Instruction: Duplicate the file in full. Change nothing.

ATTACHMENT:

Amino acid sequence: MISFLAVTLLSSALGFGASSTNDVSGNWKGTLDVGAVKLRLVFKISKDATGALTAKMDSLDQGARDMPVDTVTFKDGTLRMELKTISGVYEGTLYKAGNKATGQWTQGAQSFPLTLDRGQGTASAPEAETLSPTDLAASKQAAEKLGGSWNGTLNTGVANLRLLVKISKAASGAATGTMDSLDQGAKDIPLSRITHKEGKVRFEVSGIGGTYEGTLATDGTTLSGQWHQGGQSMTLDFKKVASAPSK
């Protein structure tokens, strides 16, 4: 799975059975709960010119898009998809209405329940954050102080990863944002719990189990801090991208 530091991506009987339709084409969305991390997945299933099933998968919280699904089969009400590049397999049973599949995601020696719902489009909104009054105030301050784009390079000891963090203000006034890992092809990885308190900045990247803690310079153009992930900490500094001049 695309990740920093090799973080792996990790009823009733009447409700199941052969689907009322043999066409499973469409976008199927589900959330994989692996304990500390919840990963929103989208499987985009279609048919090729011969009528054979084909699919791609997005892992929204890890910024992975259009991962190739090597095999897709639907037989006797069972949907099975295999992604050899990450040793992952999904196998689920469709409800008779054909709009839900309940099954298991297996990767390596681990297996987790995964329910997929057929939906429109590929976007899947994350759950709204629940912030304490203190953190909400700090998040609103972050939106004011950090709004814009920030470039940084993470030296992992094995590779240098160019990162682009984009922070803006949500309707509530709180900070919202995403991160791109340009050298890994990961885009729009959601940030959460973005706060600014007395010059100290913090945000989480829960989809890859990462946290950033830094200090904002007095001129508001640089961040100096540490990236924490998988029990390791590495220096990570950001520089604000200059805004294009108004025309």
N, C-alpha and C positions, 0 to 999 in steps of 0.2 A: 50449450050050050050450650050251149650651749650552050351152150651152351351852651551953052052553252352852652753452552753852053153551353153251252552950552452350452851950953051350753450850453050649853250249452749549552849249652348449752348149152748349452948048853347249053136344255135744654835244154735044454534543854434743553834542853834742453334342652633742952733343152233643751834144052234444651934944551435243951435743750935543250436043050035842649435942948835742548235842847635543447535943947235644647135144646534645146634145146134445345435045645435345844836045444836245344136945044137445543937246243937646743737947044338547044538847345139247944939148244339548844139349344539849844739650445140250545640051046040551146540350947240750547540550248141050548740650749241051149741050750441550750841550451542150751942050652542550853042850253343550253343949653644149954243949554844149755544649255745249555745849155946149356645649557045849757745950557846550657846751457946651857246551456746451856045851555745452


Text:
Amino acid sequence: MISFLAVTLLSSALGFGASSTNDVSGNWKGTLDVGAVKLRLVFKISKDATGALTAKMDSLDQGARDMPVDTVTFKDGTLRMELKTISGVYEGTLYKAGNKATGQWTQGAQSFPLTLDRGQGTASAPEAETLSPTDLAASKQAAEKLGGSWNGTLNTGVANLRLLVKISKAASGAATGTMDSLDQGAKDIPLSRITHKEGKVRFEVSGIGGTYEGTLATDGTTLSGQWHQGGQSMTLDFKKVASAPSK
């Protein structure tokens, strides 16, 4: 799975059975709960010119898009998809209405329940954050102080990863944002719990189990801090991208 530091991506009987339709084409969305991390997945299933099933998968919280699904089969009400590049397999049973599949995601020696719902489009909104009054105030301050784009390079000891963090203000006034890992092809990885308190900045990247803690310079153009992930900490500094001049 695309990740920093090799973080792996990790009823009733009447409700199941052969689907009322043999066409499973469409976008199927589900959330994989692996304990500390919840990963929103989208499987985009279609048919090729011969009528054979084909699919791609997005892992929204890890910024992975259009991962190739090597095999897709639907037989006797069972949907099975295999992604050899990450040793992952999904196998689920469709409800008779054909709009839900309940099954298991297996990767390596681990297996987790995964329910997929057929939906429109590929976007899947994350759950709204629940912030304490203190953190909400700090998040609103972050939106004011950090709004814009920030470039940084993470030296992992094995590779240098160019990162682009984009922070803006949500309707509530709180900070919202995403991160791109340009050298890994990961885009729009959601940030959460973005706060600014007395010059100290913090945000989480829960989809890859990462946290950033830094200090904002007095001129508001640089961040100096540490990236924490998988029990390791590495220096990570950001520089604000200059805004294009108004025309």
N, C-alpha and C positions, 0 to 999 in steps of 0.2 A: 50449450050050050050450650050251149650651749650552050351152150651152351351852651551953052052553252352852652753452552753852053153551353153251252552950552452350452851950953051350753450850453050649853250249452749549552849249652348449752348149152748349452948048853347249053136344255135744654835244154735044454534543854434743553834542853834742453334342652633742952733343152233643751834144052234444651934944551435243951435743750935543250436043050035842649435942948835742548235842847635543447535943947235644647135144646534645146634145146134445345435045645435345844836045444836245344136945044137445543937246243937646743737947044338547044538847345139247944939148244339548844139349344539849844739650445140250545640051046040551146540350947240750547540550248141050548740650749241051149741050750441550750841550451542150751942050652542550853042850253343550253343949653644149954243949554844149755544649255745249555745849155946149356645649557045849757745950557846550657846751457946651857246551456746451856045851555745452